My friend Amanda used a little creativity to address some problem areas, including the fireplace, which caught the attention of her nine-month-old daughter, Clara, as a fun play spot. “We found a tension mounted baby gate that we were able to install just inside the fire box,” Amanda says.
She also found air vents on the floor a tricky thing to make safe for Clara. “They can easily be lifted up out of the floor,” she says. “Some of them are big enough that she could slide right into the duct!”
Her husband used Velcro to secure them. “So far so good,” Amanda says. “She still crawls over to play with them, but can’t lift them out.”
Some moms take a less drastic approach to baby-proofing, moving obvious hazards like bleach to unreachable locations, but otherwise teaching their children to safely navigate the home.
Aspen held off on getting baby gates, thinking she might be able to teach her son, Thornton, now one, to safely go up and down the stairs. But when he got overconfident and took a tumble, she put up gates. “I’d recommend investing in gates that can be open and closed easily,” she says, “especially in high-traffic areas like the stairs.”
Aspen moved breakable and dangerous objects up high and filled bottom drawers with things that can be safely explored like dishcloths and Tupperware.
Address the Crucial Areas.
For your sanity’s sake, it’s good to take a relaxed approach. But to make life easier, there are important child-proofing areas that veteran moms warn you shouldn’t over-look:
1. Window bars or locks. If you have an upstairs or live in a high rise building, these are essential. Recently, a two-year-old fell from a five-story window in London, and miraculously survived. Since some window bars have to be custom-fit, here’s a Web site that explains more.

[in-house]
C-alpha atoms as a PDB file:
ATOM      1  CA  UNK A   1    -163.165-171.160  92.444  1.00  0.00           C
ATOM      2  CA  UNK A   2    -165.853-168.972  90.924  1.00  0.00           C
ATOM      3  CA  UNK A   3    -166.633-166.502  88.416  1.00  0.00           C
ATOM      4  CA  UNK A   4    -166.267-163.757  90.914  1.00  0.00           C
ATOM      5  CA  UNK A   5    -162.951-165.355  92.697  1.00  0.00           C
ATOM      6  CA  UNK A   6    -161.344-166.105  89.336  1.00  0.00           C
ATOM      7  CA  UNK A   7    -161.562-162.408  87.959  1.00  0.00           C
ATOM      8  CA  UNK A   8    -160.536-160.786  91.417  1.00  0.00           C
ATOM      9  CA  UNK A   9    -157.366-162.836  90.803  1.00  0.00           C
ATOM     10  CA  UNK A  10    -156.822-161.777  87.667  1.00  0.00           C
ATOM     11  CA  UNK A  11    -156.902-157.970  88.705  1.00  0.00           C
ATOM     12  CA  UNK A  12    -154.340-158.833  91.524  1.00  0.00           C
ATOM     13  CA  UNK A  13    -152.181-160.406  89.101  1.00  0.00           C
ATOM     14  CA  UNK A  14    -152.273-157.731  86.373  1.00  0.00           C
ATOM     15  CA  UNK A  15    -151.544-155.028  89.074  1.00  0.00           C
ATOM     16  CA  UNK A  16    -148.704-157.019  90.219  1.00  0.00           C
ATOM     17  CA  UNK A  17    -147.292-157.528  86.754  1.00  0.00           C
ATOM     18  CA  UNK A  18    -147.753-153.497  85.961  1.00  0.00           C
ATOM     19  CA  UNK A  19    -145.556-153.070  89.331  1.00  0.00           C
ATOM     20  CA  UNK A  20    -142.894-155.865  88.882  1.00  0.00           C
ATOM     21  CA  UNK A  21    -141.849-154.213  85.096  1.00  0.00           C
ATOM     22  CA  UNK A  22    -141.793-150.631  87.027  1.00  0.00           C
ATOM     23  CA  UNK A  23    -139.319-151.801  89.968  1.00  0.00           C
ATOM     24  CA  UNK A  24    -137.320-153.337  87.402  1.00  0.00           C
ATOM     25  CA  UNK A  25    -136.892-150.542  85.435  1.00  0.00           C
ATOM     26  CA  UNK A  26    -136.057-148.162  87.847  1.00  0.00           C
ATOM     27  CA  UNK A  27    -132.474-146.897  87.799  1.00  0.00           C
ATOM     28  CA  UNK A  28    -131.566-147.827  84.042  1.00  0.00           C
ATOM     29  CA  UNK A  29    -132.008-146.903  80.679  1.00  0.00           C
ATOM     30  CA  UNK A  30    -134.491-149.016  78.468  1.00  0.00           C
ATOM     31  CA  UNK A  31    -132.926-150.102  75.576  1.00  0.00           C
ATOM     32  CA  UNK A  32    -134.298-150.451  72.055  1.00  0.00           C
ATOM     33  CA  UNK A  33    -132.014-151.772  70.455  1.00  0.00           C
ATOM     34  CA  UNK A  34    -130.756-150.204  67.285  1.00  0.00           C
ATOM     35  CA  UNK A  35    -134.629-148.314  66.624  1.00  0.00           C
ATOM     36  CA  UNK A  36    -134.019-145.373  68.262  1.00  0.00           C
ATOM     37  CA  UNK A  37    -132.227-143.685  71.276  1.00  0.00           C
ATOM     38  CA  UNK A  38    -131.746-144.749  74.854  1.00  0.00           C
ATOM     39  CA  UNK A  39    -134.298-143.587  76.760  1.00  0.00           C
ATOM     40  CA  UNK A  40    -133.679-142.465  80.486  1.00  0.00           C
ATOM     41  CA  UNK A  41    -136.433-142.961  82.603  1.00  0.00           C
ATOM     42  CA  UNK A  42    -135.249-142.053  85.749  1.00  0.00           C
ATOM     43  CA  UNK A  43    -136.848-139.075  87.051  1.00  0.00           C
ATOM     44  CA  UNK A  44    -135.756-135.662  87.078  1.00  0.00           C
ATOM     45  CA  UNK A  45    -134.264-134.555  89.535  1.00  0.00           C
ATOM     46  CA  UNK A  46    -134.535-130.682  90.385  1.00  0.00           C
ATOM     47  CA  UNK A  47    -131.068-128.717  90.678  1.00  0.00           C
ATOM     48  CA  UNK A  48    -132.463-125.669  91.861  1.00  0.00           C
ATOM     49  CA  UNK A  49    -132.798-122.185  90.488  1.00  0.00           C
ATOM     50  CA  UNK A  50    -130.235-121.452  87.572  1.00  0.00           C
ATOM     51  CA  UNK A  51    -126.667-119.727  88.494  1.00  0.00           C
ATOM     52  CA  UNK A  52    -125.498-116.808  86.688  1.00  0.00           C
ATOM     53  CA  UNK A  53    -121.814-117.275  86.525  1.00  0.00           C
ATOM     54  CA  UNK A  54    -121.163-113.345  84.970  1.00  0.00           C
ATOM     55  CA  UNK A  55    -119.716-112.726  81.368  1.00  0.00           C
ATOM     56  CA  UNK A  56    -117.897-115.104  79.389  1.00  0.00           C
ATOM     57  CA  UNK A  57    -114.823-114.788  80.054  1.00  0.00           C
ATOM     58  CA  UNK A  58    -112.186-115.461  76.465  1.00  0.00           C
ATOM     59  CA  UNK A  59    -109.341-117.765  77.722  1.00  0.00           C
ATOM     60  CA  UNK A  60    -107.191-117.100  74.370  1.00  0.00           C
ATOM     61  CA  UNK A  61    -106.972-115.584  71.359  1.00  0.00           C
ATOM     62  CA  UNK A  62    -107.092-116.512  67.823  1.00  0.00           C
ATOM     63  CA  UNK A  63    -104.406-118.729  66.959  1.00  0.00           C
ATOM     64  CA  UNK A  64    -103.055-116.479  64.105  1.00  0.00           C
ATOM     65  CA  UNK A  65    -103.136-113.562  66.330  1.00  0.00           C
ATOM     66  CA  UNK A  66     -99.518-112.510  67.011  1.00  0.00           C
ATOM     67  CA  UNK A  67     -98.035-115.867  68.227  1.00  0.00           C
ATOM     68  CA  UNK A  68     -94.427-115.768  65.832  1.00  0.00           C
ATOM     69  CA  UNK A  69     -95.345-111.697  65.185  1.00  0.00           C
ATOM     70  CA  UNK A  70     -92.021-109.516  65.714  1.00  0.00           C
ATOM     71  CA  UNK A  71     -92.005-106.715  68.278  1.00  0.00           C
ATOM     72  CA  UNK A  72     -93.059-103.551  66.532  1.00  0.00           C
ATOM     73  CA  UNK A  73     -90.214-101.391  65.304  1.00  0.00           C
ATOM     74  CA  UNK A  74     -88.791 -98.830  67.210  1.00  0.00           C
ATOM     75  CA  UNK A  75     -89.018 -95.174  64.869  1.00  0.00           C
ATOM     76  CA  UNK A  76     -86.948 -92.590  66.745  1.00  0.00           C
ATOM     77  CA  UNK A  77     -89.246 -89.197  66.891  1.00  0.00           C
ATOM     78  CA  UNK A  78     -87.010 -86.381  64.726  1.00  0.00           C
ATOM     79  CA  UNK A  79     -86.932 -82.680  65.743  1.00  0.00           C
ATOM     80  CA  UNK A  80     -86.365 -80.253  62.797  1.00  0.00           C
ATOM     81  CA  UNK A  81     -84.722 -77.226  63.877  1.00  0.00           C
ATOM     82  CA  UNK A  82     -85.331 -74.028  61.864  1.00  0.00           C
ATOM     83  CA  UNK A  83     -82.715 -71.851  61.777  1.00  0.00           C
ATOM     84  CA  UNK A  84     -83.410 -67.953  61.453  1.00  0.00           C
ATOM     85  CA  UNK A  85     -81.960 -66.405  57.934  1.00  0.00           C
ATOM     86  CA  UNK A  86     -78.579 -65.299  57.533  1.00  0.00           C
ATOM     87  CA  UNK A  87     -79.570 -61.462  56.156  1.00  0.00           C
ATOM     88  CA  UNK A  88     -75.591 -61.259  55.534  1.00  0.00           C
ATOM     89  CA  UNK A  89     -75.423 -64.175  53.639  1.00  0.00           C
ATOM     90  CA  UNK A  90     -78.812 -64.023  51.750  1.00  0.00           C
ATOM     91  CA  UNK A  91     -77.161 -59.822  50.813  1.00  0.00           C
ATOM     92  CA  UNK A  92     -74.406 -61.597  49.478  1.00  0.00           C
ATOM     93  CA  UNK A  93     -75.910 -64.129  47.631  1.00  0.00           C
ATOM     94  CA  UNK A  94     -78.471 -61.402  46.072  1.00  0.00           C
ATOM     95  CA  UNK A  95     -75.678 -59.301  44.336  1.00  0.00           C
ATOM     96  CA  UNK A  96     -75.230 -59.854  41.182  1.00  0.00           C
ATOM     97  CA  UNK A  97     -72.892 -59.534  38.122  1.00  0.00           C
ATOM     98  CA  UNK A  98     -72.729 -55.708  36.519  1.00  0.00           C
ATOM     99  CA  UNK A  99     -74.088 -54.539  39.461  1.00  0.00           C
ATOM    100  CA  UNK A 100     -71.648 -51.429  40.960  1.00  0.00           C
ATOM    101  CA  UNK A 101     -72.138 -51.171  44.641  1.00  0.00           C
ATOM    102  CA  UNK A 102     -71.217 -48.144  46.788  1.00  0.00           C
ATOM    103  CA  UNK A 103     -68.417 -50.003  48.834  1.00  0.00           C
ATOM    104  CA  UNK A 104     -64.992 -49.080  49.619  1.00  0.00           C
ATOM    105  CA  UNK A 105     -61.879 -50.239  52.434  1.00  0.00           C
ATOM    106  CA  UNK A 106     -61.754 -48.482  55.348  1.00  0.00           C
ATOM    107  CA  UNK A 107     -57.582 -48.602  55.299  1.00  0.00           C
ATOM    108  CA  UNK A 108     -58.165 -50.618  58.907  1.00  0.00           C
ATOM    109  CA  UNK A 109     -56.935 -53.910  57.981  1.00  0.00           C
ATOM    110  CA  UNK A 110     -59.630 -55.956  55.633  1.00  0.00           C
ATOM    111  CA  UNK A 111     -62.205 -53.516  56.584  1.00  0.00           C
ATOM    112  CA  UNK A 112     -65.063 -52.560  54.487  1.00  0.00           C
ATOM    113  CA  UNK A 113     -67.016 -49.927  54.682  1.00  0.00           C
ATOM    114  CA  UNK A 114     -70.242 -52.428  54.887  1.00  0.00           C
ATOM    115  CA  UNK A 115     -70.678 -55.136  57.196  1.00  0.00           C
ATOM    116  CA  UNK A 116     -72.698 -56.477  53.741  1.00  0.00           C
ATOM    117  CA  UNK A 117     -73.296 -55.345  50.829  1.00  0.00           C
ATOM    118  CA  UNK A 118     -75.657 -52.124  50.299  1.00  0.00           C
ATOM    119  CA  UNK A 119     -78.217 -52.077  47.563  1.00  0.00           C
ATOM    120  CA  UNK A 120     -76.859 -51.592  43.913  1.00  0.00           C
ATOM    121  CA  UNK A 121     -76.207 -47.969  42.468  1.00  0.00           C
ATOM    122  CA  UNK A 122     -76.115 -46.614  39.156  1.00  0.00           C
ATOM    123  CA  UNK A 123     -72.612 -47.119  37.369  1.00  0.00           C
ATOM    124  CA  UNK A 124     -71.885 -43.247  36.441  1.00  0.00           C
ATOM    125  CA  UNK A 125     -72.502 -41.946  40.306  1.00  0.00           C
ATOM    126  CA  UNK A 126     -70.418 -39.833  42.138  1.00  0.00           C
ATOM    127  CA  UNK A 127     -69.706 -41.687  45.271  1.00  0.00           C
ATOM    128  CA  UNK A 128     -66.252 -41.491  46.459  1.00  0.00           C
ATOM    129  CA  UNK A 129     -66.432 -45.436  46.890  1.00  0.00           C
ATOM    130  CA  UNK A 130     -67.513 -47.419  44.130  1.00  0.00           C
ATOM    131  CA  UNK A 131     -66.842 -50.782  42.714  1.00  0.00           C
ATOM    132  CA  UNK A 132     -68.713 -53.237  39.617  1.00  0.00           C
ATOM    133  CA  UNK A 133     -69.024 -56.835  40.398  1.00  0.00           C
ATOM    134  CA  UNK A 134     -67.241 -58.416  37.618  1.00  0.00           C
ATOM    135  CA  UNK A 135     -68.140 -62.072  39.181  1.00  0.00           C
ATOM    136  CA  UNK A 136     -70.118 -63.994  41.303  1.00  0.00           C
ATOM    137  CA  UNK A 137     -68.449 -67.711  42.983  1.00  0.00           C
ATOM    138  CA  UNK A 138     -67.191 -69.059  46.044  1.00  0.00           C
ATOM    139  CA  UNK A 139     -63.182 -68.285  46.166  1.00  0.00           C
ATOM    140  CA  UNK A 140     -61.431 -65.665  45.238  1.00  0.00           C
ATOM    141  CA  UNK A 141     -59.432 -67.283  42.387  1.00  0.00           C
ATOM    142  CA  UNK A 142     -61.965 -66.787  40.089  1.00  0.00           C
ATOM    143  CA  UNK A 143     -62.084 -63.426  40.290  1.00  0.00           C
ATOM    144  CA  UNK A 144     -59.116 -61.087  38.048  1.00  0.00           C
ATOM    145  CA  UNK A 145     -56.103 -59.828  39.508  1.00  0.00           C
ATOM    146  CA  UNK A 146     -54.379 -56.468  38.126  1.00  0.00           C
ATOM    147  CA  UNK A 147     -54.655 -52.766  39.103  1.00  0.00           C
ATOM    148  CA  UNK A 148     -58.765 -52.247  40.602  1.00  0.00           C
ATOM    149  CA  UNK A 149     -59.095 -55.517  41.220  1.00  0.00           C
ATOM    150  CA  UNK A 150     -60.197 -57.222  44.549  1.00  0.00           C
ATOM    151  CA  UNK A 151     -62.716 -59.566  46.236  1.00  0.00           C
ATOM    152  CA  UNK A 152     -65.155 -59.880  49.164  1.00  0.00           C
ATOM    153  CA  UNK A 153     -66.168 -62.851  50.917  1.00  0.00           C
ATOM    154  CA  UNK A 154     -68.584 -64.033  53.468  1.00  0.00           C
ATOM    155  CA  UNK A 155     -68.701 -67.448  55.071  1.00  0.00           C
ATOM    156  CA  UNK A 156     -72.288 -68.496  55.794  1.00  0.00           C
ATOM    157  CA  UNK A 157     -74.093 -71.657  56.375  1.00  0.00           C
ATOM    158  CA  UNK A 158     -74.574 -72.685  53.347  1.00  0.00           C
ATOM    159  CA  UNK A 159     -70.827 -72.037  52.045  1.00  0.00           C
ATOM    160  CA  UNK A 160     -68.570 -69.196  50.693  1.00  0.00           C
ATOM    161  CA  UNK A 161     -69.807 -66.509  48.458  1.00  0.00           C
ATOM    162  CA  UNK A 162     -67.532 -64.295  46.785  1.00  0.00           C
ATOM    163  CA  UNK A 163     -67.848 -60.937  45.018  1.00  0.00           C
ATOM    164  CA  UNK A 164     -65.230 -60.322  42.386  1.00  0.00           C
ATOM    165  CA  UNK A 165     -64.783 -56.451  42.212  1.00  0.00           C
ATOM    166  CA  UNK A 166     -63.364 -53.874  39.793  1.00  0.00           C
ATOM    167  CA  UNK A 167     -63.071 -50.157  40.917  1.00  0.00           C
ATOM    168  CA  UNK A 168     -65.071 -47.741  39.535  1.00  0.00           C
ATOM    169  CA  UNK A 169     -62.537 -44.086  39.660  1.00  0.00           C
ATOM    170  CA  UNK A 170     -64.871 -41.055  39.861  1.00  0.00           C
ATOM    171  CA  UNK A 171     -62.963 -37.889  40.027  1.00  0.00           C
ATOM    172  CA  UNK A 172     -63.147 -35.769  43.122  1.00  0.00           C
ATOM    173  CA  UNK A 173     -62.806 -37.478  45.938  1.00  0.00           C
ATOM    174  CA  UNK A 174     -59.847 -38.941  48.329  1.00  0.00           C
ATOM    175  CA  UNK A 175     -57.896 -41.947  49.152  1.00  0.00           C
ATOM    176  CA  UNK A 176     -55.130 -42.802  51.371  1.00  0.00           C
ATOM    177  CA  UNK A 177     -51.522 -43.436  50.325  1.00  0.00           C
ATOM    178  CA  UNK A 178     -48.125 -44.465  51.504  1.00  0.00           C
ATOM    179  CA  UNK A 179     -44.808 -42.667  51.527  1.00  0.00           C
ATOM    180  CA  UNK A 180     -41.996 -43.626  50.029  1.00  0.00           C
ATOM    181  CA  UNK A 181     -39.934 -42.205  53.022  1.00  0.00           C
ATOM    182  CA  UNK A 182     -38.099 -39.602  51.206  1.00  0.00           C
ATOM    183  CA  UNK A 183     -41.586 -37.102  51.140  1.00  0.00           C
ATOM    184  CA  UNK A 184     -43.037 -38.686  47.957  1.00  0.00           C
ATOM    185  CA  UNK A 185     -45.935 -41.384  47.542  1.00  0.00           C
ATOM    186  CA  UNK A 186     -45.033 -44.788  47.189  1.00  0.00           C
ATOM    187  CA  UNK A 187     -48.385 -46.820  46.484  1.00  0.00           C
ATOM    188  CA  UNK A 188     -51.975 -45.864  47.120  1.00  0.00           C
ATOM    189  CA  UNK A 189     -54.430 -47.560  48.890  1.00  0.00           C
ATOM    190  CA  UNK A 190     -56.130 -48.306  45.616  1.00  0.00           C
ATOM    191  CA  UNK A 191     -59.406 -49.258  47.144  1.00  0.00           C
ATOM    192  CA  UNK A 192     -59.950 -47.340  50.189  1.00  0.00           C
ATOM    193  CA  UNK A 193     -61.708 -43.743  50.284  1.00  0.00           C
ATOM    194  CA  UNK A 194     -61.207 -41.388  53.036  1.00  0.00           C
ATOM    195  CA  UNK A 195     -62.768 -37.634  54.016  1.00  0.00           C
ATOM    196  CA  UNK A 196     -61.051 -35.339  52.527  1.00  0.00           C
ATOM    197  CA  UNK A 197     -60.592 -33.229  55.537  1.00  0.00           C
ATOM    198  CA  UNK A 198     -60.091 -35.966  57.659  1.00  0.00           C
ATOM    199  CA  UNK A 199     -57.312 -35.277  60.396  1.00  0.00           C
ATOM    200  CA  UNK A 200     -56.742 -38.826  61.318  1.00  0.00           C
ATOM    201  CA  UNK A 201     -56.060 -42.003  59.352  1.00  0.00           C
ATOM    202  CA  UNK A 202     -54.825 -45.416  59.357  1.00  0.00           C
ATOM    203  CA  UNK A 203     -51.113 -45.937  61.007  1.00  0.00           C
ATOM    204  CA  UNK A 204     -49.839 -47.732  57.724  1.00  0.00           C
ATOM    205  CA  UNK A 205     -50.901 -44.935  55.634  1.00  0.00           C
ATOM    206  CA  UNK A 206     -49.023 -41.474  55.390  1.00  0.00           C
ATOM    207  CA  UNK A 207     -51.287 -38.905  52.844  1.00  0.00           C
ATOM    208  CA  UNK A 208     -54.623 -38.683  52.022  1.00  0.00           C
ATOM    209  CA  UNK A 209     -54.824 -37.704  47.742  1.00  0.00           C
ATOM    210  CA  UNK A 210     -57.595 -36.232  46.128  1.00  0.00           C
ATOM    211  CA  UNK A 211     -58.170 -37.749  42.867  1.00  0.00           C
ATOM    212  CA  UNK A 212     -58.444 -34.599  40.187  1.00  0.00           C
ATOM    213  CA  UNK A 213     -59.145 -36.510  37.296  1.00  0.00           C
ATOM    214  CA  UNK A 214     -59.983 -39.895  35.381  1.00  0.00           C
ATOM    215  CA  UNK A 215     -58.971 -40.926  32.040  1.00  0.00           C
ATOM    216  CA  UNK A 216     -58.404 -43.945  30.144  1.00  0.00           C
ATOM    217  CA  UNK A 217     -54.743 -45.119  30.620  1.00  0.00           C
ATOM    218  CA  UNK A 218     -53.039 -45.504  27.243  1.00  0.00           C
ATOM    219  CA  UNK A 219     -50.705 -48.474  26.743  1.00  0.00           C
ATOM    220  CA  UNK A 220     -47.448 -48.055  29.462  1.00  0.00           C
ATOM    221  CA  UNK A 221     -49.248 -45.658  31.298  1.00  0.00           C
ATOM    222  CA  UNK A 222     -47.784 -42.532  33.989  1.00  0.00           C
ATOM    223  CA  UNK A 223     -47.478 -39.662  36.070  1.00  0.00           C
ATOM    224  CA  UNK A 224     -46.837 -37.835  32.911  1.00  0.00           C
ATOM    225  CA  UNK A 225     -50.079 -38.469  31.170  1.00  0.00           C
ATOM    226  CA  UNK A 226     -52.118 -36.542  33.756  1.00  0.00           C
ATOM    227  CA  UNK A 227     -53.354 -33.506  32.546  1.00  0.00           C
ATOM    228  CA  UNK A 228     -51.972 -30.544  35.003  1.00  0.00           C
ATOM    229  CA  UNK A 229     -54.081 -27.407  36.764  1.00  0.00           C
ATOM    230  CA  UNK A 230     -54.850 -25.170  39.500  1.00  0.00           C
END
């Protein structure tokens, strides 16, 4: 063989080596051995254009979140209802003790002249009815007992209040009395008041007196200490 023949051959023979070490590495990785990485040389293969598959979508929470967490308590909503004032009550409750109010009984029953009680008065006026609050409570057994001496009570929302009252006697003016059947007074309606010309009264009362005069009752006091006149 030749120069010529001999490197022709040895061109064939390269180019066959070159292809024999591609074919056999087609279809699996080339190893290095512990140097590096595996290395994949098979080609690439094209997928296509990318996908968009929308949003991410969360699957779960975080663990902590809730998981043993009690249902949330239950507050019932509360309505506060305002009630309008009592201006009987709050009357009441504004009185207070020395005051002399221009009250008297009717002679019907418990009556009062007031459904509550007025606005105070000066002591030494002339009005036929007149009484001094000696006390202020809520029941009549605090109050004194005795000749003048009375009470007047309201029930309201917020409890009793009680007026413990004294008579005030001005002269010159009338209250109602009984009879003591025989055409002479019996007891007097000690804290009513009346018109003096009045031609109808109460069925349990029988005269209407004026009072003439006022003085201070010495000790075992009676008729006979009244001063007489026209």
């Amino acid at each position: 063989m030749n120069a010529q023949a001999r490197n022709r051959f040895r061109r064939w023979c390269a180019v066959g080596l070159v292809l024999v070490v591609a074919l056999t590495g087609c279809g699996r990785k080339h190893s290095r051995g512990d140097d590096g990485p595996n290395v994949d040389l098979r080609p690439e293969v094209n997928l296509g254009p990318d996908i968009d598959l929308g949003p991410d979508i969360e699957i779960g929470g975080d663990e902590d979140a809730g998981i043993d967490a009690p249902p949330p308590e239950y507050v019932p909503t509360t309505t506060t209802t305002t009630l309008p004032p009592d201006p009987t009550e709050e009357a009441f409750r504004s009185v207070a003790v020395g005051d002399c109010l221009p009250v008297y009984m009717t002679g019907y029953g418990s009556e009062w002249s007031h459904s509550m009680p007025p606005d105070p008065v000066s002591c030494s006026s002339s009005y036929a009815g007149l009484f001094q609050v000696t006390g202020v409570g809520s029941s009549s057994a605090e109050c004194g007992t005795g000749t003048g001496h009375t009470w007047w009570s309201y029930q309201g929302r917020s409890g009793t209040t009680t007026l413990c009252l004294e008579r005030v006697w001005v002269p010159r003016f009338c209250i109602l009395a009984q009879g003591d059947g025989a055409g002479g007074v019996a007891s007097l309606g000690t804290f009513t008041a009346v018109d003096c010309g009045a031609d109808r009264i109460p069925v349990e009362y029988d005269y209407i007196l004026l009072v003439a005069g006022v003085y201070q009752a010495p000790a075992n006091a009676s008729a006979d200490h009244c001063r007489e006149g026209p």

2. Blind pull retractors. The baby of a friend of Laura’s sadly almost strangled on the cord to a window shade two years ago, after she learned to climb out of her crib, stand on her rocking horse and climb up onto her shades via the cord. Any home improvement store will have blind cord retractors.
3. Oven. Check out your oven. If it goes all the way to the floor, does it have a low broiling door that flies open? Is it a double oven with a handle that can be easily pulled down by a curious one-year-old who pulls on things to stand? Because even though you’re in the kitchen with your child, it can happen in the blink of an eye. The best friend of Laura’s son severely burned his arm at eleven months when kicking the broiling door of an oven open and then leaning on it to try to stand. The boy wore a cast until he was thirteen months and was in excruciating pain.
4. Baby gates for stairs and pets.
5. Pet doors. When babysitter arrives, secure them closed as baby could crawl out or get head stuck in them.
6. Locks for all door knobs as one-year-olds quickly learn how to turn handles and get into bathrooms or work shops or cleaning closets. Plastic door knob covers work wonders!
While this list may seem a bit overwhelming, especially if you have a newborn or a child who is barely crawling, it will be helpful to have these items addressed before the toddler phase—so you can relax as your little cherub explores freely!